Magical Thinking Abounds in the "Anti-Aging" Marketplace
We humans have been shaped by past evolutionary processes to be very good at identifying patterns - and to enjoy doing so, such that we will spent significant investments in time and effort in this task. Pattern recognition was so important to evolutionary success back in the early days of humanity that it was acceptable to suffer the downside: our tendency to see patterns where there are none, and the limitations of our pattern recognition when applied to complex or random systems. We are adapted to pattern recognition in a "fire burns X, so it will burn Y", "the stars will do this next year as well" range of experience - we do not do well for much more complex situations.
Magical thinking - or "non-scientific causal reasoning" - is well-documented and understood consequence of the nature of our hard-wired ability with (and desire for) patterns. It can be found at the roots of magical activities in a wide range of traditions and cultures. These activities spring from common human urges, traits and societal structures, and so are remarkably similar at root, for all their varied details:
Magical thinking is a term used by some scholars to describe non-scientific causal reasoning (ie superstition). James George Frazer and Bronislaw K. Malinowski said that magic is more like science than religion, and that societies with magical beliefs often had separate religious beliefs and practices. Like science, magic is concerned with causal relations, but unlike science confuses correlation with causation. For example, someone may believe a shirt is lucky if he had won a bowling competition in it. He will continue to wear the shirt to bowling competitions, and though he continues to win some and lose some, he will chalk up every win to his lucky shirt.
According to Frazer, magical thinking depends on two laws: the law of similarity (an effect resembles its cause), and the law of contagion (things which were once in physical contact maintain a connection even after physical contact has been broken). These two laws govern the operation of what Frazer called "sympathetic magic", the idea that the manipulation of effigies or similar symbols or tokens can cause changes to occur in the thing the symbol represented. The use of voodoo dolls is a typical example of sympathetic magic. Others have described these two laws as examples of "analogical reasoning" (rather than logical reasoning).
The scientific method is the cure for problems caused by magical thinking, such as a lack of progress towards better lives, and all the limitations - dramatic or trivial - that stem from an incorrect understanding of the way in which the world works. To make progress happen, you must tackle complex systems in a methodical way: propose, explore, test, verify, record, repeat. But that requires more work than merely guessing, and so there will always be some market for those willing to take the "shortcut" to the wrong answer. When the wrong answer doesn't have clear, obvious and rapid bad consequences attatched to it, magical thinking will prosper. Such is the downside of human enonomic preferences - there is always a market for "incorrect" when "incorrect" is sold more cheaply than "correct."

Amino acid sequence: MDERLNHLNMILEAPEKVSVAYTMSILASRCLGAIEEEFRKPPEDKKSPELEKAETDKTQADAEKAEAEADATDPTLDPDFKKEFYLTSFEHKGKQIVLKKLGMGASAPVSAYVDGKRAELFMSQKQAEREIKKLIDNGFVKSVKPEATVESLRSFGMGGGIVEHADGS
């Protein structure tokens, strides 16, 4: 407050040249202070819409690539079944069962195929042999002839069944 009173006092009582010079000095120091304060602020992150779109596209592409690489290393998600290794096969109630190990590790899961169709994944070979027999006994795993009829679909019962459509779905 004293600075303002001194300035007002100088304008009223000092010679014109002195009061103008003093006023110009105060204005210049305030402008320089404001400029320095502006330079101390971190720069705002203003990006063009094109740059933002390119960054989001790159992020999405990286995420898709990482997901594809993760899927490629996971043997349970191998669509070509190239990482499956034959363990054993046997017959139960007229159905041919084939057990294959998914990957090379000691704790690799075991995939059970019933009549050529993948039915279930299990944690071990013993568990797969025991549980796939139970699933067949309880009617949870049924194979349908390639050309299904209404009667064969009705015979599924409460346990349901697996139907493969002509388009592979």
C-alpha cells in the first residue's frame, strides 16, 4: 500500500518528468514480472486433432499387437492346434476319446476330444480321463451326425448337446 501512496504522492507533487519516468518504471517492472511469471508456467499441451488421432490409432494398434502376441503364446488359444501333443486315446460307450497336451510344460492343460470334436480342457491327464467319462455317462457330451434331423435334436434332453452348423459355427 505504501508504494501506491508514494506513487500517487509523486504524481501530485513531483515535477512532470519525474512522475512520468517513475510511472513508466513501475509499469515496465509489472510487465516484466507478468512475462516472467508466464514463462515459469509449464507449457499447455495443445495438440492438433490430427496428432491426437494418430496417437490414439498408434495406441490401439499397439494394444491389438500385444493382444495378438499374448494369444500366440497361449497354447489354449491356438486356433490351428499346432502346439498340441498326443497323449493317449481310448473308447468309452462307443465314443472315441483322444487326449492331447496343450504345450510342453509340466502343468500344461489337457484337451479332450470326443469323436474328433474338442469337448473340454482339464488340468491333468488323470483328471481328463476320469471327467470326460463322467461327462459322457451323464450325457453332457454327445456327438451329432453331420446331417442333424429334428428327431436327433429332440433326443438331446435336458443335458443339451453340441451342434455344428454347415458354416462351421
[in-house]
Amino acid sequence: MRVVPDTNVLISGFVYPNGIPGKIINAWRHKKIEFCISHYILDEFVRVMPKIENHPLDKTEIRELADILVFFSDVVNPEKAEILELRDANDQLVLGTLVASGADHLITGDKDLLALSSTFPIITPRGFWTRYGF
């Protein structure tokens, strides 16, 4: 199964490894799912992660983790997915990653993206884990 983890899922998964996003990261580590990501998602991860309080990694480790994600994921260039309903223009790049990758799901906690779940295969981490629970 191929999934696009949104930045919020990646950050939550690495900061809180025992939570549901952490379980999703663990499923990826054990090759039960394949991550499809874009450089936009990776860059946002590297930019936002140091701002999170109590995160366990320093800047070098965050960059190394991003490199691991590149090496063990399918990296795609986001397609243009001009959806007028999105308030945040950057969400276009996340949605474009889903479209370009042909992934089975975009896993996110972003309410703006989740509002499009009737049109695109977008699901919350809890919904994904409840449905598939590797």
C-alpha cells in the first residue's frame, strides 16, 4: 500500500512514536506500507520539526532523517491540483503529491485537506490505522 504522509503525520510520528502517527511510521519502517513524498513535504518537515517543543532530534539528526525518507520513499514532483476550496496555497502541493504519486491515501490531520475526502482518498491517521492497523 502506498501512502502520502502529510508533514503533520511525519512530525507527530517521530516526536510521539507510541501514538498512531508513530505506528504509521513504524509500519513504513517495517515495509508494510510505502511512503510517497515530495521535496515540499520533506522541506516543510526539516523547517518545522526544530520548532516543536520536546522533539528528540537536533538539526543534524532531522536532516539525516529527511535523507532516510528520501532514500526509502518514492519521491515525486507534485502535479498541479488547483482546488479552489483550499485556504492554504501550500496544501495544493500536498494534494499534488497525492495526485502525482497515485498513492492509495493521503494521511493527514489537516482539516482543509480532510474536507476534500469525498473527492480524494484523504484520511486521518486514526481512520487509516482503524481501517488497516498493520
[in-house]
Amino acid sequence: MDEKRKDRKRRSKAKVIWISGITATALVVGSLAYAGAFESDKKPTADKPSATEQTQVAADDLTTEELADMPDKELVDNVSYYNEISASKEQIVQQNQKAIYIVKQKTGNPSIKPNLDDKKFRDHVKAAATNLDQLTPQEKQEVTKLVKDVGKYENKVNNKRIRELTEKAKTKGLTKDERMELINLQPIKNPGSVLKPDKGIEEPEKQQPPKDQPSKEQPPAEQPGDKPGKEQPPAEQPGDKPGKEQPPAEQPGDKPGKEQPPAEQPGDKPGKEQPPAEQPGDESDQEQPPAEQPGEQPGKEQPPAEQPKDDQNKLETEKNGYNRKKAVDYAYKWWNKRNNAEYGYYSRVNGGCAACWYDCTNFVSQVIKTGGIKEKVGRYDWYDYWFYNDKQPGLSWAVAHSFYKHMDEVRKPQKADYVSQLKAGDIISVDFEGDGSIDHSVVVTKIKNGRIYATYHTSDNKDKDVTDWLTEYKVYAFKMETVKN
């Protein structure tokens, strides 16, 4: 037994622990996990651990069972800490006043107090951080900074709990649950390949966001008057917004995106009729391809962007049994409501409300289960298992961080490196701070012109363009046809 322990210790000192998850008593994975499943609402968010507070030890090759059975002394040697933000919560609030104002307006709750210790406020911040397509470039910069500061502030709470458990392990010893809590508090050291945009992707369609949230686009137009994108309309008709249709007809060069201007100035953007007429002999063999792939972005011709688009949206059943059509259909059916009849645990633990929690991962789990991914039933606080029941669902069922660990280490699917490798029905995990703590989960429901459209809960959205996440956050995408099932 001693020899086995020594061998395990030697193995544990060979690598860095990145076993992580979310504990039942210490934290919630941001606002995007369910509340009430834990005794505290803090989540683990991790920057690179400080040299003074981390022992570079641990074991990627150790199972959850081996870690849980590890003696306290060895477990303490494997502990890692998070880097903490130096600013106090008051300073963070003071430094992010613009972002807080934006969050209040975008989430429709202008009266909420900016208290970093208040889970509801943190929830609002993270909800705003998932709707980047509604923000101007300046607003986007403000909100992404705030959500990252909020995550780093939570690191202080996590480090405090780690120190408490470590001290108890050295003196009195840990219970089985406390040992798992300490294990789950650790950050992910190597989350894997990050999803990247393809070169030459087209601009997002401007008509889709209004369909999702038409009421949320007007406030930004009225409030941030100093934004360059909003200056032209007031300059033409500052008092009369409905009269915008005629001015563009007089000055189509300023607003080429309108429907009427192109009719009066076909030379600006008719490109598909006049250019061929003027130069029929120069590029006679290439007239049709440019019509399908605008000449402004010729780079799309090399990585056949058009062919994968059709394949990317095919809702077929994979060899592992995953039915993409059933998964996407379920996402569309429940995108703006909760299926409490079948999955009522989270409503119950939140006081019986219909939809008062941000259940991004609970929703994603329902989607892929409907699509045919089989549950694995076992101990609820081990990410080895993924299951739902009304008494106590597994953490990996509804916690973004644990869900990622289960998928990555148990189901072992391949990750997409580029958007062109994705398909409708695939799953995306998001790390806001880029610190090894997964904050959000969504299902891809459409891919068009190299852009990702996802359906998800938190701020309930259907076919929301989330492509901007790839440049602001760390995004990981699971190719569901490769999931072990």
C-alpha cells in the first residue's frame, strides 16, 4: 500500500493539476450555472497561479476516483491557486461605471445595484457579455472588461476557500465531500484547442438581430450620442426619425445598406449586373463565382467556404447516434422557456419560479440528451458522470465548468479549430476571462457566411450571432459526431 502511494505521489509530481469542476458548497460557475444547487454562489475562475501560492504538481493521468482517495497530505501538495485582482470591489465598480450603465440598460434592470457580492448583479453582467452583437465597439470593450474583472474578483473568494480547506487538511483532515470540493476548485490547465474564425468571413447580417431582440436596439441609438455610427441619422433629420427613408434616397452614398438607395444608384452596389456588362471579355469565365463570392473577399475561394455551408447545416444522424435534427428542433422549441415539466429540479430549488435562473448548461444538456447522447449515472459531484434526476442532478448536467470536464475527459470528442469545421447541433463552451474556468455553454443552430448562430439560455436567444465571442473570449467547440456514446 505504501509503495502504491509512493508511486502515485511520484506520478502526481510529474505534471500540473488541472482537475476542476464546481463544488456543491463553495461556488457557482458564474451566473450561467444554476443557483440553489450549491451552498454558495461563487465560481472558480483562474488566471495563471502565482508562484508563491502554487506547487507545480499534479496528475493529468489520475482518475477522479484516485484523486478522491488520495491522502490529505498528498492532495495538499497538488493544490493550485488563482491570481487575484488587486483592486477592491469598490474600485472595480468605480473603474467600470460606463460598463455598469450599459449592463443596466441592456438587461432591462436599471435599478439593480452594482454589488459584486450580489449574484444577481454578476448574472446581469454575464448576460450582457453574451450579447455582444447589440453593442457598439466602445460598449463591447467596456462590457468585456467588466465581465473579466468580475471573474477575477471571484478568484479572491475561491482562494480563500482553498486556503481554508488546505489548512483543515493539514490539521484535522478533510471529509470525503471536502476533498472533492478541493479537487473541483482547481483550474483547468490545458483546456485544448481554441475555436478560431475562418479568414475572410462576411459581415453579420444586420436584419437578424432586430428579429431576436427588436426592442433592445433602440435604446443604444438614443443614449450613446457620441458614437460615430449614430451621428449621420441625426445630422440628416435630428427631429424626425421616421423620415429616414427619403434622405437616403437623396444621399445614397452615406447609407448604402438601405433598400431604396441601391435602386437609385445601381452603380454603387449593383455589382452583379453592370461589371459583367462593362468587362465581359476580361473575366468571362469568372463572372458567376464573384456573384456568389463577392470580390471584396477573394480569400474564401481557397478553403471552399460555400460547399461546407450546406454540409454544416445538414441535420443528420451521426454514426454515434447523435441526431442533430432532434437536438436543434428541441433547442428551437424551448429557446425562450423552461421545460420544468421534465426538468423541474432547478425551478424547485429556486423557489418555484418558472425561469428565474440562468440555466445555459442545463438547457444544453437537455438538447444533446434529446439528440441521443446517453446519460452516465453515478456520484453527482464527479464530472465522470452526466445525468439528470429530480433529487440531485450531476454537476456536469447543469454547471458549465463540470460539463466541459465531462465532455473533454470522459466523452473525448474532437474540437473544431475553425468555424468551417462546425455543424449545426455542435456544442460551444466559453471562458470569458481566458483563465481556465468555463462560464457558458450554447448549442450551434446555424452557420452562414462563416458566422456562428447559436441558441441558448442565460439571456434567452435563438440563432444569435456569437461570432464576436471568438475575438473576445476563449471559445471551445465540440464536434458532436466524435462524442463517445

So how does this fit in with the practice of medicine - in the broadest sense of the term, as any attempt to develop and apply technology or technique to health? Here's an article from way back in the Committee for Skeptical Inquiry archives:
To distinguish causal from fortuitous improvements that might follow any intervention, a set of objective procedures has evolved for testing putative remedies. Unless a technique, ritual, drug, or surgical procedure can meet these requirements, it is ethically questionable to offer it to the public, especially if money is to change hands. Since most "alternative" therapies (i.e., ones not accepted by scientific biomedicine) fall into this category, one must ask why so many customers who would not purchase a toaster without consulting Consumer Reports shell out, with trusting naivetë, large sums for unproven, possibly dangerous, health remedies.
The answer, I believe, lies in a combination of vigorous marketing of unsubstantiated claims by "alternative" healers, the poor level of scientific knowledge in the public at large, and the "will to believe" so prevalent among seekers attracted to the New Age movement.
It's a decade on from the date of writing - so much changes in detail, but people are still people. You don't have to wander far at all into the modern "anti-aging" marketplace to see magical thinking in the sales materials.
The wider business community - including a great many fraudulent and frivolous ventures - views "anti-aging" as a valuable brand and a demonstrated way to increase sales. At the worse end of the scale, this leads to snake oil salesmen, "anti-aging" cremes that may or may not make your skin look younger, and infomercials that tout the "anti-aging" benefits of exercise machines. Broadly, and very charitably, we can look at these varied definitions of anti-aging as meaning "to look and feel younger in some way" - which has no bearing on how long you live or how healthy you actually are.
Magical thinking is often accompanied and obfuscated by pseudo- or irrelevant science, so as to be made to appear more like the sort of work that comes out of the scientific community. Here is a good example of the type:
One key ingredient is a soybean cuticle extract that the company claims stimulates the body's production of a protein to slow aging. Orlane says its product is based on studies of the longevity of Okinawans, whose fish and soybean diets have been credited for the large number of centenarians on the Japanese island.